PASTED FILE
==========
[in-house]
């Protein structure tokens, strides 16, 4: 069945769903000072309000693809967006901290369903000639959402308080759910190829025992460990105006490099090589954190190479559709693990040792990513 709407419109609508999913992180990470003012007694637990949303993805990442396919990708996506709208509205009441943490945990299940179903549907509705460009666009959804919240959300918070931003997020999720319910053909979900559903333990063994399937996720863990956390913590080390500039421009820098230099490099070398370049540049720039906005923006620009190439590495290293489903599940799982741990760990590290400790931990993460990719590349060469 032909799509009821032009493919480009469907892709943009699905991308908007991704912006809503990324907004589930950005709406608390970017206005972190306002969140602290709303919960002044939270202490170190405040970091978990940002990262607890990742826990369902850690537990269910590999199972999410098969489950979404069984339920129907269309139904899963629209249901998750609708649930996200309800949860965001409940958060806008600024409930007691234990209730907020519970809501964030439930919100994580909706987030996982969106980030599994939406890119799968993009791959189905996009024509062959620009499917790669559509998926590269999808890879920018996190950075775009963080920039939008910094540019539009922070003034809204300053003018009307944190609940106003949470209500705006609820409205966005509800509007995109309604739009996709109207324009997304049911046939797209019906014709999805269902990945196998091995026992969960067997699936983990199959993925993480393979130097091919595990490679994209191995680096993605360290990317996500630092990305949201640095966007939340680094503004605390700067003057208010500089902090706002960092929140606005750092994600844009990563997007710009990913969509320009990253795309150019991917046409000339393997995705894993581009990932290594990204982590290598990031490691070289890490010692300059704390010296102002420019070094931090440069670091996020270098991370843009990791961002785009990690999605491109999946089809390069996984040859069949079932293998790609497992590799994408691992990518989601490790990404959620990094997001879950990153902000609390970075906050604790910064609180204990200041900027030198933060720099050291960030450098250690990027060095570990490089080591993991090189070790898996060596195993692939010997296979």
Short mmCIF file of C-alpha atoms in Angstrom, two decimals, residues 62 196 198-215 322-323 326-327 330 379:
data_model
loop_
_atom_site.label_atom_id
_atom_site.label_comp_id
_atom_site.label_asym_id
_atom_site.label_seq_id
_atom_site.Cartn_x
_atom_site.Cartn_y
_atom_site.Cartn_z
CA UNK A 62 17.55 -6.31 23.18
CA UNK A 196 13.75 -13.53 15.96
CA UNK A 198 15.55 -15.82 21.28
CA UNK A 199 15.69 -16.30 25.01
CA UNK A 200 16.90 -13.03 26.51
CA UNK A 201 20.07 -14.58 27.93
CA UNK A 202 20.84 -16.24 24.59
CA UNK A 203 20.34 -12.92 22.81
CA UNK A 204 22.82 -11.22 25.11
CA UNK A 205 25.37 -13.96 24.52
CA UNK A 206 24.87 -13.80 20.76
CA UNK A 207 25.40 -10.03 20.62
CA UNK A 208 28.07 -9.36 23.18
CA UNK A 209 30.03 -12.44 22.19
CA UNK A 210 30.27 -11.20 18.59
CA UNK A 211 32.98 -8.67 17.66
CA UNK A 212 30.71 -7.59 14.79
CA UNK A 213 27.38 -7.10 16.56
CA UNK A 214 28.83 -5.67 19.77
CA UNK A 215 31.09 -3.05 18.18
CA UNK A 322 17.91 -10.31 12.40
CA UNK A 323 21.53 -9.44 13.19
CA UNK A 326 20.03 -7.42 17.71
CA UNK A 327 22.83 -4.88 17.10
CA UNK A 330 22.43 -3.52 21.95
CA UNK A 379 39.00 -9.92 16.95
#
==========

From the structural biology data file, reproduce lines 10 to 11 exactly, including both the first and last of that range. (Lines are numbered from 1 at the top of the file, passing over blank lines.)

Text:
_atom_site.Cartn_x
_atom_site.Cartn_y